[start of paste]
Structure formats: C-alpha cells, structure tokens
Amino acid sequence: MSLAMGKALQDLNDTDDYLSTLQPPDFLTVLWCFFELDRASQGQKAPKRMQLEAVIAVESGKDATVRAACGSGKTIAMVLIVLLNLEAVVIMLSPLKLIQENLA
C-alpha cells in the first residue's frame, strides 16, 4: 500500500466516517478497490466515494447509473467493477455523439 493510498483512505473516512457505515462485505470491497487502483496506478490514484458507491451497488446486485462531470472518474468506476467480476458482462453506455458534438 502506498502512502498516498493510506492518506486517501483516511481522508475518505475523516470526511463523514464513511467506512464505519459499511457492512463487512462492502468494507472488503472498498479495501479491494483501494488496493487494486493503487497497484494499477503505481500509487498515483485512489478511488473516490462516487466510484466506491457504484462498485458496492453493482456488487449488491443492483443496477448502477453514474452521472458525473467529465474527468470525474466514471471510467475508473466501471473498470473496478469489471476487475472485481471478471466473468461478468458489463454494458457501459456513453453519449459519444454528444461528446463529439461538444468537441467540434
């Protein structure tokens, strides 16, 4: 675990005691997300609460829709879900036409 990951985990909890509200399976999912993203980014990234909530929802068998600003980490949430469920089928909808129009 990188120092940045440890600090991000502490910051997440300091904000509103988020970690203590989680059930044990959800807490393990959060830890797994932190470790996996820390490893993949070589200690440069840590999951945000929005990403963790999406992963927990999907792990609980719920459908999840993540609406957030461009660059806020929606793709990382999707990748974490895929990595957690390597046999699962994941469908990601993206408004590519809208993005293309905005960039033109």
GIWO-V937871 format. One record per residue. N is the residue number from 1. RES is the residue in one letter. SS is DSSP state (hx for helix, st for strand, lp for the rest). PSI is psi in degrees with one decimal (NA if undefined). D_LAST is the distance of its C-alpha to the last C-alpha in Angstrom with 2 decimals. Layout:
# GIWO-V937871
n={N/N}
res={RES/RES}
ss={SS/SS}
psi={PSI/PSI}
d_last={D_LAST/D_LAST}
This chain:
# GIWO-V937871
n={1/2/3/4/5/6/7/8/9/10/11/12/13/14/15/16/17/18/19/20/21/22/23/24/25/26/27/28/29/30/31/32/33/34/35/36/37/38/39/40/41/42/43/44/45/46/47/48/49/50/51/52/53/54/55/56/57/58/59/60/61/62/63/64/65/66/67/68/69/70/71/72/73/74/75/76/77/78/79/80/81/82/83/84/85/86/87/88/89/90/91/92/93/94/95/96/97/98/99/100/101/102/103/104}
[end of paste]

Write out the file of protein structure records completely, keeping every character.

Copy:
Structure formats: C-alpha cells, structure tokens
Amino acid sequence: MSLAMGKALQDLNDTDDYLSTLQPPDFLTVLWCFFELDRASQGQKAPKRMQLEAVIAVESGKDATVRAACGSGKTIAMVLIVLLNLEAVVIMLSPLKLIQENLA
C-alpha cells in the first residue's frame, strides 16, 4: 500500500466516517478497490466515494447509473467493477455523439 493510498483512505473516512457505515462485505470491497487502483496506478490514484458507491451497488446486485462531470472518474468506476467480476458482462453506455458534438 502506498502512502498516498493510506492518506486517501483516511481522508475518505475523516470526511463523514464513511467506512464505519459499511457492512463487512462492502468494507472488503472498498479495501479491494483501494488496493487494486493503487497497484494499477503505481500509487498515483485512489478511488473516490462516487466510484466506491457504484462498485458496492453493482456488487449488491443492483443496477448502477453514474452521472458525473467529465474527468470525474466514471471510467475508473466501471473498470473496478469489471476487475472485481471478471466473468461478468458489463454494458457501459456513453453519449459519444454528444461528446463529439461538444468537441467540434
């Protein structure tokens, strides 16, 4: 675990005691997300609460829709879900036409 990951985990909890509200399976999912993203980014990234909530929802068998600003980490949430469920089928909808129009 990188120092940045440890600090991000502490910051997440300091904000509103988020970690203590989680059930044990959800807490393990959060830890797994932190470790996996820390490893993949070589200690440069840590999951945000929005990403963790999406992963927990999907792990609980719920459908999840993540609406957030461009660059806020929606793709990382999707990748974490895929990595957690390597046999699962994941469908990601993206408004590519809208993005293309905005960039033109």
GIWO-V937871 format. One record per residue. N is the residue number from 1. RES is the residue in one letter. SS is DSSP state (hx for helix, st for strand, lp for the rest). PSI is psi in degrees with one decimal (NA if undefined). D_LAST is the distance of its C-alpha to the last C-alpha in Angstrom with 2 decimals. Layout:
# GIWO-V937871
n={N/N}
res={RES/RES}
ss={SS/SS}
psi={PSI/PSI}
d_last={D_LAST/D_LAST}
This chain:
# GIWO-V937871
n={1/2/3/4/5/6/7/8/9/10/11/12/13/14/15/16/17/18/19/20/21/22/23/24/25/26/27/28/29/30/31/32/33/34/35/36/37/38/39/40/41/42/43/44/45/46/47/48/49/50/51/52/53/54/55/56/57/58/59/60/61/62/63/64/65/66/67/68/69/70/71/72/73/74/75/76/77/78/79/80/81/82/83/84/85/86/87/88/89/90/91/92/93/94/95/96/97/98/99/100/101/102/103/104}